Background: The purpose of this study is to evaluate the safety and intermediate-term efficacy of percutaneous microwave (MW) ablation for the treatment of colorectal liver metastases (CRLM) at a single institution.

Methods: A retrospective review was performed of all CRLM treated with MW ablation from 3/2011 to 7/2020 (102 tumors; 72 procedures; 57 patients). Mean age was 60 years (range, 36–88) and mean tumor size was 1.8 cm (range, 0.5–5.0 cm). The patient population included 19 patients with extra-hepatic disease. Chemotherapy (pre- and/or post-ablation) was given in 98% of patients. Forty-five sessions were preceded by other focal CRLM treatments including resection, ablation, radiation, and radioembolization. Kaplan-Meier curves were used to estimate local tumor progression-free survival (LTPFS), disease-free survival (DFS), and overall survival (OS) and multivariate analysis (Cox Proportional Hazards model) was used to test predictors of OS.

Results: Technical success (complete ablation) was 100% and median follow-up was 42 months (range, 1–112). There was a 4% major complication rate and an overall complication rate of 8%. Local tumor progression (LTP) rate during the entire study period was 4/98 (4%), in which 2 were retreated with MW ablation for a secondary LTP-rate of 2%. LTP-free survival at 1, 3, and 5 years was 93%, 58%, and 39% and median LTP-free survival was 48 months. OS at 1, 3, and 5 years was 96%, 66%, 47% and median OS was 52 months. There were no statistically significant predictors of OS.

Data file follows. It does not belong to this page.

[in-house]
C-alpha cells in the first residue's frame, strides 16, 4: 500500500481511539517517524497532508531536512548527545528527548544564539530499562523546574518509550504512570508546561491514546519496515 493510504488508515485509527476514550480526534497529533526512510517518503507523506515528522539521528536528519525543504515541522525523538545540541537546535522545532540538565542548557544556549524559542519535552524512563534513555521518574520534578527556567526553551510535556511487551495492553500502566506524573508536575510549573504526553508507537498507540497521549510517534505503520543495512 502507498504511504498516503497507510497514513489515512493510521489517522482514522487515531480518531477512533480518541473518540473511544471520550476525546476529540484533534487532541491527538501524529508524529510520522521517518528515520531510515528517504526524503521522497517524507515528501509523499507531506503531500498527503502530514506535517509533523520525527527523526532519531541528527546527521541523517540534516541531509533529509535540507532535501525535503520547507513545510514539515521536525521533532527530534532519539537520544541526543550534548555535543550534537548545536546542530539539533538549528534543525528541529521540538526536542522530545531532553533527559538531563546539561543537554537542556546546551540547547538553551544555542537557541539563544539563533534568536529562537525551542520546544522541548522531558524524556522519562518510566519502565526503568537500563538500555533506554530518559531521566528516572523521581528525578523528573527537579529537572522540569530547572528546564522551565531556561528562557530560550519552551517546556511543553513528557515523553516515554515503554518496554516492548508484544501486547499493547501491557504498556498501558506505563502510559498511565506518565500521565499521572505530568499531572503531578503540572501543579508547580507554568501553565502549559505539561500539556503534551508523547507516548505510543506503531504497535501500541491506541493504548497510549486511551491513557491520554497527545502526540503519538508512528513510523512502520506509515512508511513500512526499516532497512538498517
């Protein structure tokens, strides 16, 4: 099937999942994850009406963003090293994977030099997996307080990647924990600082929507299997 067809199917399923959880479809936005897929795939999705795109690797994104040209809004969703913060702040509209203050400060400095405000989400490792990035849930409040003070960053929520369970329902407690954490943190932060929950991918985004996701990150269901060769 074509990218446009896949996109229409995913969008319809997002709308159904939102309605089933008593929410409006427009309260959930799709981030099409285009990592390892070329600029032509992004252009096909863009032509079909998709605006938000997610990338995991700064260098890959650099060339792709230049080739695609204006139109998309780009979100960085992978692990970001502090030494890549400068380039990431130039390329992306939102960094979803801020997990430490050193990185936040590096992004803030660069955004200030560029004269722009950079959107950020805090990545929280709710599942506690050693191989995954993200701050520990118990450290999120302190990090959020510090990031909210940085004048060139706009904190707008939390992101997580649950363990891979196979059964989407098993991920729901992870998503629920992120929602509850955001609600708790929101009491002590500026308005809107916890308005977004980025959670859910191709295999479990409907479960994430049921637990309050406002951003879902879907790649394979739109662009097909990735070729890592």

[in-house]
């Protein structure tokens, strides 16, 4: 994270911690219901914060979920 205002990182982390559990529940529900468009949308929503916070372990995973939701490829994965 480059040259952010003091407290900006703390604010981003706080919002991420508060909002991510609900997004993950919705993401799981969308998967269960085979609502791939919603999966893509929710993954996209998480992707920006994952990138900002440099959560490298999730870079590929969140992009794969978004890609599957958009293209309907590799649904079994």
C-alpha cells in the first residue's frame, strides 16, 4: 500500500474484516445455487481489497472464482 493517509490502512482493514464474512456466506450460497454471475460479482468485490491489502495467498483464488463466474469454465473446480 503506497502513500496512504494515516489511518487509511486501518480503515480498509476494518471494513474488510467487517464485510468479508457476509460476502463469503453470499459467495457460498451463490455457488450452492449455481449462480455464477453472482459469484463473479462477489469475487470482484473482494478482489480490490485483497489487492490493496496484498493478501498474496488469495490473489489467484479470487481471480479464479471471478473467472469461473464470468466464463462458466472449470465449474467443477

Conclusions: MW ablation of hepatic colorectal liver metastases appears safe with excellent local tumor control and prolonged survival compared to historical controls in selected patients. Further comparative studies with other local treatment strategies appear indicated.

Keywords: Colorectal cancer; ablation; hepatic metastasis; treatment of metastasis; liver targeted therapy

Submitted Mar 23, 2021. Accepted for publication Jul 11, 2021.

doi: 10.21037/jgo-21-159